Things this post is not:
- A list of versatile clothing, water purifiers, safety gadgets and other travel gear that every traveler supposedly dreams about.
- A list of travel apps, iPad cases, e-readers and other techie items that come with a pro and con list about why you should choose one brand or item over another.
- A list of magazines you should subscribe to (no need to do that for me; I already have my favorites).
No, this post isn’t about those kinds of gifts. In fact, despite what you may be thinking, shopping for the travelers in your life doesn’t have to be laborious, difficult or expensive. And, the easiest and least expensive gifts you can give them are also the most meaningful.
What are these gifts? Let me share:
Travelers like to talk about the places they’ve been and the places they hope to go. As a traveler, I can tell you that usually only other travelers really care about what we have to say, and I can appreciate that. I wouldn’t be able to offer much to a car enthusiast, but that doesn’t mean I can’t try.
Instead of asking a generic question about someone’s travels and then zoning out, invest a small amount of attention in what is being said. Let the traveler share some of his photos with you. Ask questions. Care. You might even find your interest piqued.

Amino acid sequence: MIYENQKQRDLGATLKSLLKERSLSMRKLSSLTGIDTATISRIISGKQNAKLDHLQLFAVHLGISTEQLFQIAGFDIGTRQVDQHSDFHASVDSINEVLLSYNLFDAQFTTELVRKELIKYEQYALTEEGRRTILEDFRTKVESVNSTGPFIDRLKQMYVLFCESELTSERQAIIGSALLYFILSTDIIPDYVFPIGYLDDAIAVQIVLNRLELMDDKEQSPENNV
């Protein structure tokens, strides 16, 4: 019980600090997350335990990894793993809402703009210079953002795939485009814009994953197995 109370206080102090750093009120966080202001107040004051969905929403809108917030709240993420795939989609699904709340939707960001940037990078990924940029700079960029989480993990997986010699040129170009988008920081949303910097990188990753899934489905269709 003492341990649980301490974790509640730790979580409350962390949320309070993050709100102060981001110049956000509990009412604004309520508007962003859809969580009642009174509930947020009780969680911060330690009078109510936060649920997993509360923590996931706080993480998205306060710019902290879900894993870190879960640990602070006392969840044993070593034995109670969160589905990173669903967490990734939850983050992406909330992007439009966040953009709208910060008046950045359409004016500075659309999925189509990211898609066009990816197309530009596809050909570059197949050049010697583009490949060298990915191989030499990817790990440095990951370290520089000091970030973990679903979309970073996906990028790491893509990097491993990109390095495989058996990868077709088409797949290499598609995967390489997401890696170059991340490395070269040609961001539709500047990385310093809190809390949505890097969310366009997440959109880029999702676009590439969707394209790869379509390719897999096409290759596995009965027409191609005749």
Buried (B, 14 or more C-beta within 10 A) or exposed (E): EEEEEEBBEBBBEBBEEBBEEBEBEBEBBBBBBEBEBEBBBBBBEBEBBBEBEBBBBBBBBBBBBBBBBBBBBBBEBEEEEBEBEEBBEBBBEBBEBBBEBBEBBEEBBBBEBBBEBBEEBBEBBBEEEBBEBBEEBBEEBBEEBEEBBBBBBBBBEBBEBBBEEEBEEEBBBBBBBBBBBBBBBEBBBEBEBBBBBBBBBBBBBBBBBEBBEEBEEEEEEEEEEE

If you don’t like to travel, that’s okay, but it’s important that travelers are given the space they need to explore, ask, make mistakes and learn. They may feel the need to take off for the weekend or stray from a predetermined plan. Sometimes travelers need to travel alone. It’s nothing against you but simply a need that travelers have to push their comfort levels. Give your traveler space to be and grow, and your time together will be more meaningful.
Travelers can’t seem to harvest enough time to go all of the places they want to go. When your traveler has off from work, offer to take care of his house so he can take advantage of that free time to travel. If you are in a position to grant gifts to employees, consider giving the gift of time instead of a physical present. An extra day (or even half of a day) is much more valuable than another mug filled with chocolate-dipped pretzels.
You don’t have to care about how many countries a person has been to or what a person does on the road, but traveling is not always easy. We have to deal with jet lag, negotiate local customs, spend hours sitting in airports, eat strange food, sleep in strange beds and always be attentive to the things going on around us. I’m not saying that traveling isn’t fantastic, because it is (if it wasn’t, I’d find a different hobby), but it can be stressful, expensive and exhausting. Tell the traveler in your life that you appreciate how he handles all of the aspects of travel (instead of just telling him that he’s the luckiest person in the world). Doing so shows that you realize just how much baggage (literally and figuratively) he hauls with him every time he books another trip.